But it doesn’t work that way. When the Roman Empire collapsed, it wasn’t replaced by a civilization that built larger buildings and better roads. Instead, it gave way to centuries rightly called the dark ages, when people struggled just to survive. Most forgot how to read and write. Rome’s aqueducts and walls endured for centuries. Some remain today. But it was centuries before people could start building anything like them again.
President Obama is more careful with his language, but he’s pushing the same ideas as Benedikt. When he says he’ll “ask for the wealthy to pay a little bit more” and his administration imposes regulations under Dodd-Frank and ObamaCare, he’s assuming that things will continue exactly as they are. Despite the tide of taxes and debt and red tape, he assumes everyone will keep on inventing, innovating and creating jobs at the exact same pace they always have.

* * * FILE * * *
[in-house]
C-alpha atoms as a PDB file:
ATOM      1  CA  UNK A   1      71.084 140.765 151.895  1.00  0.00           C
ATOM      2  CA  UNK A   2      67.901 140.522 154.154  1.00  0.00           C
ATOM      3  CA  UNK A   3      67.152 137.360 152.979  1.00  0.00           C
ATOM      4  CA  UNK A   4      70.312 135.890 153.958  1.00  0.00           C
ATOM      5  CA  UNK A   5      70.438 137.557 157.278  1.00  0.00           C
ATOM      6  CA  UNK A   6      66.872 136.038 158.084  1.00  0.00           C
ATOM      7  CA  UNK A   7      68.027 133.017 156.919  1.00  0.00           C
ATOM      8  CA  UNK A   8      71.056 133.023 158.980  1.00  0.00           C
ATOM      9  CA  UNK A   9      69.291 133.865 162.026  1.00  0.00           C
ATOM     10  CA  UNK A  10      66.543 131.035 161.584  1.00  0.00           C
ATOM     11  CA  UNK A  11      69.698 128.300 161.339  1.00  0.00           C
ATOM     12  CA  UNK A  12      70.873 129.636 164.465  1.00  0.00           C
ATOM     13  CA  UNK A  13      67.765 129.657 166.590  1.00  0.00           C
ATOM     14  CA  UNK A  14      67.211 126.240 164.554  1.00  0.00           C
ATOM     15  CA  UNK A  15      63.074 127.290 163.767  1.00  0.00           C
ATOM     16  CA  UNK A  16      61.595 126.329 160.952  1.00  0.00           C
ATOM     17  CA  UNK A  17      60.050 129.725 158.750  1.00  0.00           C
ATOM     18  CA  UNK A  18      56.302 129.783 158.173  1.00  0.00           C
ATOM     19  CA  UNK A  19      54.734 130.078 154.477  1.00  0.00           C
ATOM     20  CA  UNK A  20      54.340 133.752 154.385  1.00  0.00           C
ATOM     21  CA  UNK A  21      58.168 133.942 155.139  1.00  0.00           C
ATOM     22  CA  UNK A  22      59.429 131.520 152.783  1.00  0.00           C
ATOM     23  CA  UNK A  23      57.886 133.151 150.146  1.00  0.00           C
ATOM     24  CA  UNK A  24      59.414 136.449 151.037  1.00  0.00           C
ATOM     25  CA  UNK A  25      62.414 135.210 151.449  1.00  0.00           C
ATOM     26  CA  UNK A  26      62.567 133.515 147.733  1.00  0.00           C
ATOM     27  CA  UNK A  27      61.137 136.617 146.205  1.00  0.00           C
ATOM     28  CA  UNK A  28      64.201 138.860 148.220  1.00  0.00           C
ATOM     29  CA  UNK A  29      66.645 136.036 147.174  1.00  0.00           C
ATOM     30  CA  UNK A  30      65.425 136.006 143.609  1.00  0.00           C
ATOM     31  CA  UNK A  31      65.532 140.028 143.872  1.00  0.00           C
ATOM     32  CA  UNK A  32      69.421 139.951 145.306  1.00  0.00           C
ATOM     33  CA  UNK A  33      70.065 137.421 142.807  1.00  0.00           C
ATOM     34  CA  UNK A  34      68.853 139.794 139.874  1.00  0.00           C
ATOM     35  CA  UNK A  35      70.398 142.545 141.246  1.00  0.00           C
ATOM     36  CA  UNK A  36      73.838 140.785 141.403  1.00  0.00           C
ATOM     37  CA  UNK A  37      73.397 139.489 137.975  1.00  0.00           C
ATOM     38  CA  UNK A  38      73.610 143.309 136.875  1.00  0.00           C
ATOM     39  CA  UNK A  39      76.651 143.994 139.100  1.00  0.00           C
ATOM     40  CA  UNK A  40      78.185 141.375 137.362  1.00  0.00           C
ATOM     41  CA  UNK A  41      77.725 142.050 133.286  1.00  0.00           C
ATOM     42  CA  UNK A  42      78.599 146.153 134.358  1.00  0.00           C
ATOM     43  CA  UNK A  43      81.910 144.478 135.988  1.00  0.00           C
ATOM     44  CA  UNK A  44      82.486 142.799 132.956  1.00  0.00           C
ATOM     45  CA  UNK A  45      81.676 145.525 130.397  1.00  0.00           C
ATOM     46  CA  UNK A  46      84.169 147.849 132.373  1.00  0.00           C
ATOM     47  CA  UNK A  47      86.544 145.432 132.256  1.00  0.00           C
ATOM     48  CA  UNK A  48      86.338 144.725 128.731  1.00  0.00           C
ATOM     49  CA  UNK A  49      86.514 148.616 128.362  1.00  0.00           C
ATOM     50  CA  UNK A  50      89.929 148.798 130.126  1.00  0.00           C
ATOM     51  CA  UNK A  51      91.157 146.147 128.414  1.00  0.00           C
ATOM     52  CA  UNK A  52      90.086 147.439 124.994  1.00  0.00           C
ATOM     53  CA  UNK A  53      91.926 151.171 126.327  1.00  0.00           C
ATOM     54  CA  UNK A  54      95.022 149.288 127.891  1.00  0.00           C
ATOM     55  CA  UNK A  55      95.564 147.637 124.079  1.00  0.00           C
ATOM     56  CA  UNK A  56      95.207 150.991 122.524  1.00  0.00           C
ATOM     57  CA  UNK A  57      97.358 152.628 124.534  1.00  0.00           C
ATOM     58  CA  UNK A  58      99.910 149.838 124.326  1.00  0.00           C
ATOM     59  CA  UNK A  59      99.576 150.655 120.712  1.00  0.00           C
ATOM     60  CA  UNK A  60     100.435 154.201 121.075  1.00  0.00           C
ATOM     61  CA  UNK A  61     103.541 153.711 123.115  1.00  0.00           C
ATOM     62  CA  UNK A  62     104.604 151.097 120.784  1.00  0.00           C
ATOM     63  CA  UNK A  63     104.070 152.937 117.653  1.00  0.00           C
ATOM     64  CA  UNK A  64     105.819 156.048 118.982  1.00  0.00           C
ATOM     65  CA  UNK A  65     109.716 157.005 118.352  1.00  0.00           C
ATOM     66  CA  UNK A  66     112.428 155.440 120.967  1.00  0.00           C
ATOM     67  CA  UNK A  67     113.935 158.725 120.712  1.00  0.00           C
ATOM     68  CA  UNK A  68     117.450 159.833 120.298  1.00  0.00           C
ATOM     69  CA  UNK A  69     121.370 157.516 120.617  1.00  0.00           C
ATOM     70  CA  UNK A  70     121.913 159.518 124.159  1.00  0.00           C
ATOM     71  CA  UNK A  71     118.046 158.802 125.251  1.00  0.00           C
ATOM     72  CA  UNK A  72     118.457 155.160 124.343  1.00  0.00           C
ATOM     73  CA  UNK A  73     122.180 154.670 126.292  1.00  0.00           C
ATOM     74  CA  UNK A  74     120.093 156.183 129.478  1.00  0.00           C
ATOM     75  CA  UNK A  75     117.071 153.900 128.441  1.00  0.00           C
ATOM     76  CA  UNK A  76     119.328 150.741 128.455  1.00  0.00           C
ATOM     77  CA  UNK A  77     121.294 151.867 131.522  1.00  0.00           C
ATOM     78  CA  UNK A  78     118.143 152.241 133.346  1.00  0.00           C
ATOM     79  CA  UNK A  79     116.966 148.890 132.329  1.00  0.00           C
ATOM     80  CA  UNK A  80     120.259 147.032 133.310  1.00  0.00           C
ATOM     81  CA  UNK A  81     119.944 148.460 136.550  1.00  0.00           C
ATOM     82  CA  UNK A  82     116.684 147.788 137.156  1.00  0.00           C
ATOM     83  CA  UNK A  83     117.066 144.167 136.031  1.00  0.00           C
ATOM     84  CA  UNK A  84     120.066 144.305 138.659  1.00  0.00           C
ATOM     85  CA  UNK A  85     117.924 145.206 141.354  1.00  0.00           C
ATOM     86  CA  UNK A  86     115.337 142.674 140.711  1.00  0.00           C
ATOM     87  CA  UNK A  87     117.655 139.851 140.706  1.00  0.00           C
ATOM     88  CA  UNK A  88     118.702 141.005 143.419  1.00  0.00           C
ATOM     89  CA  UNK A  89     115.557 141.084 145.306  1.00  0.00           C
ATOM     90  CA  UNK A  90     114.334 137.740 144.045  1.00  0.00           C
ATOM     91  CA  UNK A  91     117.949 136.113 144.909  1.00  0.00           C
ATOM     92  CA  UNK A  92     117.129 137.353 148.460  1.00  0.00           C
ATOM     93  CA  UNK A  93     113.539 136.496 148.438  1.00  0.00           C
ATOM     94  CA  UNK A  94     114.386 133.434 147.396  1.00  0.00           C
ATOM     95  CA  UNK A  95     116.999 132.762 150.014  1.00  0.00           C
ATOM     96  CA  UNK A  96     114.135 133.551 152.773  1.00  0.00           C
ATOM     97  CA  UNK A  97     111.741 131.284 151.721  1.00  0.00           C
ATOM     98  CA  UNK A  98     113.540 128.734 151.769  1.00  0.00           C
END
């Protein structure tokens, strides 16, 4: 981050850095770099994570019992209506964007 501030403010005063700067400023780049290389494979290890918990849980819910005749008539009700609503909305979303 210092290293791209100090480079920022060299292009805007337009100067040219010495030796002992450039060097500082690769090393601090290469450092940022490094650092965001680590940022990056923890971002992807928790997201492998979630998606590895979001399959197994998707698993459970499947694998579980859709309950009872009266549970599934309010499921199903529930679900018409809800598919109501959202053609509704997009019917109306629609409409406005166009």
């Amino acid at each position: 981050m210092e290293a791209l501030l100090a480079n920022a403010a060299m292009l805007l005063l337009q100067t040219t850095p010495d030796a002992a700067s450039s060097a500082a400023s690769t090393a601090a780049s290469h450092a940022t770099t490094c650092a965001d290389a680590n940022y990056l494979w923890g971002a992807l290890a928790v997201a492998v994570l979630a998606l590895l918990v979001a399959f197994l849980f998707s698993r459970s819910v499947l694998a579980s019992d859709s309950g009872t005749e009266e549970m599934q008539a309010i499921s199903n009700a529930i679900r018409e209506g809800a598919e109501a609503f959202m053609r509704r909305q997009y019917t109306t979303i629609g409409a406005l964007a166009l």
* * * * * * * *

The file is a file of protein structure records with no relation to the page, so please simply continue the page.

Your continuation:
However, if people respond to the incentives Obama’s giving, they’ll stop being as productive. Where will our economy go then? Downhill, fast.
Let’s take Bebedikt’s ideas to their logical conclusion. Instead of putting education on a glide path to destruction, why not just shutter all the schools today and send the kids off into the streets? There’s no reason to waste their time for the next couple of generations until we all forget everything we know. Instead, let’s just forget everything and move on.
Despite what Benedikt thinks, private schools are a great way to improve public ones. They introduce a level of competition that public schools have to respond to. You can’t fight City Hall. But if you make it irrelevant, it may change itself. Then we can all keep learning.